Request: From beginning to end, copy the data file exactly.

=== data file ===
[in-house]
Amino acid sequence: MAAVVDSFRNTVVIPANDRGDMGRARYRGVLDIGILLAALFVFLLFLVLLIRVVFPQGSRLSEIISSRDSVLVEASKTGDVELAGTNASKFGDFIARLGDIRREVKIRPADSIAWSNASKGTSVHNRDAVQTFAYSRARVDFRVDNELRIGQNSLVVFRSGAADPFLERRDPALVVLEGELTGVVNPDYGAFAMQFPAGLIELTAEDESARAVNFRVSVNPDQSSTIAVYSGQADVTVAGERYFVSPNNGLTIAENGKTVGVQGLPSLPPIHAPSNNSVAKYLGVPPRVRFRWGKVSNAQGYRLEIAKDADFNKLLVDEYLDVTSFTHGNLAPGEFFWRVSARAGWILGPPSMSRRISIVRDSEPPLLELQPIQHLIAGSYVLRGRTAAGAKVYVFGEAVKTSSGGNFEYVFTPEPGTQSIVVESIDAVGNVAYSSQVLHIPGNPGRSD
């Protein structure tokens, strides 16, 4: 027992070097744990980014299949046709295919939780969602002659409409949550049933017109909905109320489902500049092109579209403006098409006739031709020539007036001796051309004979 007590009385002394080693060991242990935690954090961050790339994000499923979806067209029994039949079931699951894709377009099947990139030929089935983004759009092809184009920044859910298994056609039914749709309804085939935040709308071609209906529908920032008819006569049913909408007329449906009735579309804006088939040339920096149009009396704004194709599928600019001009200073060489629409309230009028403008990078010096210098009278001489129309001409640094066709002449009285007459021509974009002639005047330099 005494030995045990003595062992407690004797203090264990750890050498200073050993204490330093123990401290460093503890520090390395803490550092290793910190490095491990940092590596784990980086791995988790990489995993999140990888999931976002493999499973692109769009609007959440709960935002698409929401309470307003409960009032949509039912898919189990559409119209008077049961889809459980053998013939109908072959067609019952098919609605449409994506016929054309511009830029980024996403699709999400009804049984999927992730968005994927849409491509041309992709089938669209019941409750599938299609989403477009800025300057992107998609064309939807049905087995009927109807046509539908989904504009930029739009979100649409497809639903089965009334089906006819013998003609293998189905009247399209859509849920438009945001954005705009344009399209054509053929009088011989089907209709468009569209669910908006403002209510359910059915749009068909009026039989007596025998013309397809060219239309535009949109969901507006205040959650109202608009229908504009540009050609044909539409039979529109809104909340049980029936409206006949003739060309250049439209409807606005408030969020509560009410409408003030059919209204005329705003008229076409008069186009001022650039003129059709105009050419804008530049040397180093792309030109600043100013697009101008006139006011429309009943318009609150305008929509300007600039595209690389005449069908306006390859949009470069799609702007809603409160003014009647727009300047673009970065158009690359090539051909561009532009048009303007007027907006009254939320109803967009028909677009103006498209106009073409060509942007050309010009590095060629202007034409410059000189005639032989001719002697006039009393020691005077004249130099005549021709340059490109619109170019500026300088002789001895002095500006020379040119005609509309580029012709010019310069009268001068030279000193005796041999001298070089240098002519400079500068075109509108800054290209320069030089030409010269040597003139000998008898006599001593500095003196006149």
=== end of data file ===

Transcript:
[in-house]
Amino acid sequence: MAAVVDSFRNTVVIPANDRGDMGRARYRGVLDIGILLAALFVFLLFLVLLIRVVFPQGSRLSEIISSRDSVLVEASKTGDVELAGTNASKFGDFIARLGDIRREVKIRPADSIAWSNASKGTSVHNRDAVQTFAYSRARVDFRVDNELRIGQNSLVVFRSGAADPFLERRDPALVVLEGELTGVVNPDYGAFAMQFPAGLIELTAEDESARAVNFRVSVNPDQSSTIAVYSGQADVTVAGERYFVSPNNGLTIAENGKTVGVQGLPSLPPIHAPSNNSVAKYLGVPPRVRFRWGKVSNAQGYRLEIAKDADFNKLLVDEYLDVTSFTHGNLAPGEFFWRVSARAGWILGPPSMSRRISIVRDSEPPLLELQPIQHLIAGSYVLRGRTAAGAKVYVFGEAVKTSSGGNFEYVFTPEPGTQSIVVESIDAVGNVAYSSQVLHIPGNPGRSD
């Protein structure tokens, strides 16, 4: 027992070097744990980014299949046709295919939780969602002659409409949550049933017109909905109320489902500049092109579209403006098409006739031709020539007036001796051309004979 007590009385002394080693060991242990935690954090961050790339994000499923979806067209029994039949079931699951894709377009099947990139030929089935983004759009092809184009920044859910298994056609039914749709309804085939935040709308071609209906529908920032008819006569049913909408007329449906009735579309804006088939040339920096149009009396704004194709599928600019001009200073060489629409309230009028403008990078010096210098009278001489129309001409640094066709002449009285007459021509974009002639005047330099 005494030995045990003595062992407690004797203090264990750890050498200073050993204490330093123990401290460093503890520090390395803490550092290793910190490095491990940092590596784990980086791995988790990489995993999140990888999931976002493999499973692109769009609007959440709960935002698409929401309470307003409960009032949509039912898919189990559409119209008077049961889809459980053998013939109908072959067609019952098919609605449409994506016929054309511009830029980024996403699709999400009804049984999927992730968005994927849409491509041309992709089938669209019941409750599938299609989403477009800025300057992107998609064309939807049905087995009927109807046509539908989904504009930029739009979100649409497809639903089965009334089906006819013998003609293998189905009247399209859509849920438009945001954005705009344009399209054509053929009088011989089907209709468009569209669910908006403002209510359910059915749009068909009026039989007596025998013309397809060219239309535009949109969901507006205040959650109202608009229908504009540009050609044909539409039979529109809104909340049980029936409206006949003739060309250049439209409807606005408030969020509560009410409408003030059919209204005329705003008229076409008069186009001022650039003129059709105009050419804008530049040397180093792309030109600043100013697009101008006139006011429309009943318009609150305008929509300007600039595209690389005449069908306006390859949009470069799609702007809603409160003014009647727009300047673009970065158009690359090539051909561009532009048009303007007027907006009254939320109803967009028909677009103006498209106009073409060509942007050309010009590095060629202007034409410059000189005639032989001719002697006039009393020691005077004249130099005549021709340059490109619109170019500026300088002789001895002095500006020379040119005609509309580029012709010019310069009268001068030279000193005796041999001298070089240098002519400079500068075109509108800054290209320069030089030409010269040597003139000998008898006599001593500095003196006149």